Full monetisation is now the rule rather than the exception
In last year’s review, I observed that even before the COVID-19 outbreak hit western economies, central banks had embarked on a course of full debt monetisation, by buying bonds issued by their respective governments.
The level of debts and deficits was so high that the slightest effort by central banks to return to a more neutral cost of capital and balance sheet would have resulted in a fall in asset values. This was attempted by the Fed in autumn 2018 and quickly reversed. We learnt through that experience that the Fed, as the monetary authority of the world’s reserve currency, will draw the line at equity market corrections of 10–20% before stepping in through a range of market-supporting operations.
The economic shutdowns across the western economies imposed by governments in the wake of the virus outbreak have cemented this policy of full monetisation as the rule rather than the exception. Across Europe and the US, central banks have monetised over 100% of the exploding debts of their respective governments. This policy, once embarked on, cannot be stopped as the debt that is generated would have to be defaulted on, being largely unproductive debt.
As the private sector was not called upon to fund the government deficits but was instead provided with extra liquidity to avoid calamitous debt defaults through furlough and business loan/holiday schemes, it was left free to chase asset values to very high levels in a year that saw the biggest disconnect in decades between economic results and equity prices. As a result, 2020 ended with the highest level of private sector net worth to GDP in history.
“Flexibility, an ability to react to policy decisions, and the freedom to move capital across sectors, geographies, and time frames have become crucial assets.”
As we enter 2021, financial stability issues should become more topical again. The policy of central banks funding any level of deficit while keeping to their arbitrary inflation targets will, of course, continue. However, should financial instabilities arise again in this environment, their actions will have to take on a more radical bend. Though it is impossible to guess at the moment what such actions may be in response, at the time of writing, in early 2021, investors are embracing risk with a high level of confidence, as shown by the number of loss-making IPOs, the volume of SPACs being quoted, use of leverage, and high levels of retail participation in the stock market.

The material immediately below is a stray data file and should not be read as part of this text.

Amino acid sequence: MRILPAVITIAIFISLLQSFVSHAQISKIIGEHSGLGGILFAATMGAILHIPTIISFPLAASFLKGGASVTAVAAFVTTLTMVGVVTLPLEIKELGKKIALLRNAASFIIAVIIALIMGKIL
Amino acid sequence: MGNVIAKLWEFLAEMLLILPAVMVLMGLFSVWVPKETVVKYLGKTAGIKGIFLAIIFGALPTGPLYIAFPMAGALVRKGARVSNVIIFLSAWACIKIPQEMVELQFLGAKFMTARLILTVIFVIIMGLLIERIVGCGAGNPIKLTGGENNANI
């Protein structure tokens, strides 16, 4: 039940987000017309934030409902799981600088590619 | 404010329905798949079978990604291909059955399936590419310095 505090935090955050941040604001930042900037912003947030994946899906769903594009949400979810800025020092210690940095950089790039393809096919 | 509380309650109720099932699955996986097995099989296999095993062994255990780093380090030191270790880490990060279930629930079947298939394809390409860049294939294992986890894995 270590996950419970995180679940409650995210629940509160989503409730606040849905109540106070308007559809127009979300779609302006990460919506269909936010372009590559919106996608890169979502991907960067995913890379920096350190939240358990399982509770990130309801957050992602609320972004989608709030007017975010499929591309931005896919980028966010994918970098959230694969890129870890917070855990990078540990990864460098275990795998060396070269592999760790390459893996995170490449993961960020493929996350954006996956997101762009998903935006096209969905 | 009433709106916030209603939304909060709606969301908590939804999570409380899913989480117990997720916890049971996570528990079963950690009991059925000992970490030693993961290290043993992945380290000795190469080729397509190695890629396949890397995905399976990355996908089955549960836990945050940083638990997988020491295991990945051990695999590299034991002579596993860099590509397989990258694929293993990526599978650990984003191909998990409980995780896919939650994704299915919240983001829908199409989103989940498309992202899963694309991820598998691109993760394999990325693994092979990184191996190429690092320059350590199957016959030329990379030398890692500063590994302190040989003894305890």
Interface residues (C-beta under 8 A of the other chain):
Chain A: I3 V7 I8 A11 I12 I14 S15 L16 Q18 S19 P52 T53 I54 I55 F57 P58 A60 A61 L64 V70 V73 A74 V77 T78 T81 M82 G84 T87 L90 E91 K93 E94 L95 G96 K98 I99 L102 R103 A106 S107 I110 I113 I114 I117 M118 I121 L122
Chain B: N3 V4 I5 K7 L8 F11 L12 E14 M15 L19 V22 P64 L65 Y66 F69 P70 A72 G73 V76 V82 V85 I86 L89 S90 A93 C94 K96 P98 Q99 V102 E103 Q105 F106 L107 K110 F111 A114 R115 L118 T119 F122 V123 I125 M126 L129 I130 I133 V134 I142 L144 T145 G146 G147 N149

In many sectors of the equity and bond markets, there is no longer any connection between valuation and underlying economic reality. Much of this is explained by great optimism about an economic boom, taking the view that this is not the worst recession for 300 years but an economic shock poised for rapid recovery, fuelled by government stimulus packages and high levels of household savings that will supposedly materialise post COVID-19. A lot is fuelled by the biggest government spending programme ever witnessed in modern history.
As a result of all the above factors, we face an extremely uncertain and unstable environment. Flexibility, an ability to react to policy decisions as they become manifest, and freedom to move one’s capital across sectors, geographies, and time frames have become crucial assets. None can be taken for granted any longer, but L1’s shareholders’ heritage gives us a good starting point as we address these challenges.